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"Women aren't going to stop wearing make-up," Barron's says, which is why the magazine predicts shares of Avon (NYSE:AVP) ($17) could double over the next year.

Shares currently trade near AVP's 52-week low, and at a P/E ratio of under 10 - less than half of its five-year average and cheaper than the low-double-digits commanded by rivals Estee Lauder (NYSE:EL) and Alberto-Culver (NYSE:ACV). Avon has lots of cash ($1.1B), and can still access the credit markets as proven by last month's $850M bond sale. It still has $1.8B left on a stock-buyback authorization, and recently boosted its dividend to $0.84 - now yielding more than 5%. AVP has raised its dividend by 9-10% consistently over the past decade.

Bears worry about its exposure to a stronger dollar, considering 86% of its profit come from outside North America. But CEO Andrea Jung says she and her staff have dealt with currency crises before - in Russia, Brazil, and Argentina (see Avon's Q4 earnings call transcript). She boasts that Avon "thrived on aggressively reaching new customers and representatives" even during the Great Depression. General weakness in emerging markets is also a potential pitfall, considering Eastern and Central Europe and Latin America provided 70% of Avon's consolidated profit last year. As is its $2.5B debt load, which prompted all three ratings agencies to issue a negative outlook on its single-A rating.

But Barron's notes that Avon managed to boost operating margin by almost four points to 12.5% in the recessionary economy of 2008, and it's expected to reduce its costs by $300M this year and $430M by 2012 through an aggressive cost-cutting program. "If history is any indication, the restructuring will take hold and lead to strong growth," one analyst says.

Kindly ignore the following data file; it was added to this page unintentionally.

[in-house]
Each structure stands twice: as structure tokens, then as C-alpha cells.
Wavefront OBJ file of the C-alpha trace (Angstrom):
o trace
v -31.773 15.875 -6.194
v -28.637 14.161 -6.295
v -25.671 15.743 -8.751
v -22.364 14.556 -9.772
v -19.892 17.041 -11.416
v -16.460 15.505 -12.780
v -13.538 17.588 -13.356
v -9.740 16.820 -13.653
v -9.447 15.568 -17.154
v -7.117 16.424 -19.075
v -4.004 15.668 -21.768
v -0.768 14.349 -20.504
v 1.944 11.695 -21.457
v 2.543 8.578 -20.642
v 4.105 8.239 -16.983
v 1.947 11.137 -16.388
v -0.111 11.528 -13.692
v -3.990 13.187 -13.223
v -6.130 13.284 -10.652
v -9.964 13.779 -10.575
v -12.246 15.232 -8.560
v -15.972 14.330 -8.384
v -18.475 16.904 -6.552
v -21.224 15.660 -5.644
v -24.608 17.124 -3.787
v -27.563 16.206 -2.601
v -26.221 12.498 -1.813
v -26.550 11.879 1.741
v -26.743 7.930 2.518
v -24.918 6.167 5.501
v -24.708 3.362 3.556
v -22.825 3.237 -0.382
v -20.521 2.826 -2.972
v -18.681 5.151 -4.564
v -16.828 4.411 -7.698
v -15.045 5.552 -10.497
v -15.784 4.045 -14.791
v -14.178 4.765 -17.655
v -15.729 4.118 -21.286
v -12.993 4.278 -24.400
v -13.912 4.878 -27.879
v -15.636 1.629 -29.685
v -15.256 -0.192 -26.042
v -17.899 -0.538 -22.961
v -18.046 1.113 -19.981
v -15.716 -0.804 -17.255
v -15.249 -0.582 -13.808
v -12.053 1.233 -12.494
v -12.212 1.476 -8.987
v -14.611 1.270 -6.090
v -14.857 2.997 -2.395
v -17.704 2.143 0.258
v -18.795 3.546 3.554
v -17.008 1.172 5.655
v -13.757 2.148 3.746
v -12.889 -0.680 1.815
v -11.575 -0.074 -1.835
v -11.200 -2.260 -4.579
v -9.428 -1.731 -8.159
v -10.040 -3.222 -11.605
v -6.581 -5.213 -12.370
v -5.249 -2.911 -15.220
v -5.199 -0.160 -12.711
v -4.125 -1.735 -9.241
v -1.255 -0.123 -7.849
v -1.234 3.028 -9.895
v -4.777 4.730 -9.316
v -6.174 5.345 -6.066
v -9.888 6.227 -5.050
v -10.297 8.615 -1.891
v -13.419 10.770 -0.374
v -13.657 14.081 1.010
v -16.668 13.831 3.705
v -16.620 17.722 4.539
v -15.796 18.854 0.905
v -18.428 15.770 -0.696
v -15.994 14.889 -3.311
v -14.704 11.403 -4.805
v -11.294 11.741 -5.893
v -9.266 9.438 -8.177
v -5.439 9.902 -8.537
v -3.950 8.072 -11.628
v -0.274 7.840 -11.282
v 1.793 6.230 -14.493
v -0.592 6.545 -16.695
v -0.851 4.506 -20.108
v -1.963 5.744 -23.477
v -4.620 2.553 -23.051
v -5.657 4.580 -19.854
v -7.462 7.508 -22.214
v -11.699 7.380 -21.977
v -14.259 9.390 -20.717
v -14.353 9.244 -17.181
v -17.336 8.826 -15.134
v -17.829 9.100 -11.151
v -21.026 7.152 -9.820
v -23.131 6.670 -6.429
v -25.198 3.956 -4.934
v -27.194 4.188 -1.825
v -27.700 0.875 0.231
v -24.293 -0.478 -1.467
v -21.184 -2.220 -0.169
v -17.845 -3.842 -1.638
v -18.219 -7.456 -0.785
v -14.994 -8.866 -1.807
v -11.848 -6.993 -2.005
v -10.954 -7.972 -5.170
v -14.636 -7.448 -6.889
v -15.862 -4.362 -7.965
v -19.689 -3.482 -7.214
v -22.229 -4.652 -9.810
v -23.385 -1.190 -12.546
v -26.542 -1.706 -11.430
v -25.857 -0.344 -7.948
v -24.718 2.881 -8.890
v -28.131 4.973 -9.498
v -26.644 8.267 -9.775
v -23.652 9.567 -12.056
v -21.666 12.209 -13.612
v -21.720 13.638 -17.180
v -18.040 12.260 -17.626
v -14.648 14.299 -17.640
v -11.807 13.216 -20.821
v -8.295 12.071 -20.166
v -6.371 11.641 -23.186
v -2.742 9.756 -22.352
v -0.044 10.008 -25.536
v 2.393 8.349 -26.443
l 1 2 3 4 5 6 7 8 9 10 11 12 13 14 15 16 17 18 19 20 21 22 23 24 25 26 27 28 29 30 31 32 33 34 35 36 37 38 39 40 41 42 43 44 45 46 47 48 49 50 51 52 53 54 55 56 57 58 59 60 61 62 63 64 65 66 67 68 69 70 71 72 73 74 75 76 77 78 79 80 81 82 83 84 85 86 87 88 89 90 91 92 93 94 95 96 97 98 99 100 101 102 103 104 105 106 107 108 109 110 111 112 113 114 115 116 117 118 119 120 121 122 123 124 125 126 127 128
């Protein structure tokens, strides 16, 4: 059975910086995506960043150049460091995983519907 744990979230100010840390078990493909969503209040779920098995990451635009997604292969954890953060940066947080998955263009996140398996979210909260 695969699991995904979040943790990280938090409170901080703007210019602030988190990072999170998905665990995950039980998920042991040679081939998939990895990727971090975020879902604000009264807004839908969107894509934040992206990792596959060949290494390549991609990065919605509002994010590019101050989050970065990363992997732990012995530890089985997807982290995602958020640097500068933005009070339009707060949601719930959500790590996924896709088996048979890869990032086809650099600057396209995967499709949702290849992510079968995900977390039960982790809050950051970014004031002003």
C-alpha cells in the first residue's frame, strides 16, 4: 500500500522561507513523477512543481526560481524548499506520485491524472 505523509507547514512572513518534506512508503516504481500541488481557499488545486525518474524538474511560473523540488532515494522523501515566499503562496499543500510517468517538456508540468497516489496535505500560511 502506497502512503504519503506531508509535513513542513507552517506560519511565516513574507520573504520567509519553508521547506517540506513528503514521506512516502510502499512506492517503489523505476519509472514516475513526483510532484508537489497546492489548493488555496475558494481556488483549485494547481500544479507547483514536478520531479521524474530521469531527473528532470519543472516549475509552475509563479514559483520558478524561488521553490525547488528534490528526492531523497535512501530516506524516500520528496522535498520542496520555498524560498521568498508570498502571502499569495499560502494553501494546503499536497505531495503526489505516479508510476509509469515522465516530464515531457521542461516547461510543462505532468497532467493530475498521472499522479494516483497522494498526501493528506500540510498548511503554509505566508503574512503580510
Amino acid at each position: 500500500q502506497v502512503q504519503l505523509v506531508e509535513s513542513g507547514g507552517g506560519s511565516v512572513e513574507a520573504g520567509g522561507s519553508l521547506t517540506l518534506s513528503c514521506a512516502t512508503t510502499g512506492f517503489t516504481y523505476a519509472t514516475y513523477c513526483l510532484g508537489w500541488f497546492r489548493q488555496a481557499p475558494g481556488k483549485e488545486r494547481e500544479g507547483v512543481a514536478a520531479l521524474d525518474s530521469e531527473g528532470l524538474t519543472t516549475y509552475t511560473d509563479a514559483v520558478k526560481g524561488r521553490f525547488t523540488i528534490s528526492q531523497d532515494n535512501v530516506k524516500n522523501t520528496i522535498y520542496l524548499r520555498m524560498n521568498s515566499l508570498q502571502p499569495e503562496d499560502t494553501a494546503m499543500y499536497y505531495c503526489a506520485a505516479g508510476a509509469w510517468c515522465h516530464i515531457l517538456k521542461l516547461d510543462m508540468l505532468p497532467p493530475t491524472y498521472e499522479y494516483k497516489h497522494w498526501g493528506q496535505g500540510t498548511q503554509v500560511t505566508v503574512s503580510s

Avon plans to take advantage of high unemployment levels by increasing its recruitment of "Avon ladies" - who cost the company nothing up front since they're paid solely on commission (which the company is upping to sweeten the pot). Avon even managed to boost its prices by 6% in 2008, all the while stressing "value" not "discounting." China sales are another potential growth area, rising at a clip of 25%/year.

"I've seen panic in Avon's stock before," Zacks' Steven Ralston observes. "It is always a buying opportunity."

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  • Avon is a consistently high-ranker on retail satisfaction surveys, as noted by Marketing Charts.
  • Barclays recently downgraded its price target on Avon to $21, noting the stronger dollar, and saying the stock "lacks significant catalysts over the next 3-6 months."
  • Clyde McGregor, who manages Oakmark Equity & Income, says he's focused on companies with "Gibraltar-like balance sheets that sell products and services with a 'reason to exist in any environment'" - and he's happy to hold Avon.
Source: Avon Looks Pretty - Barron's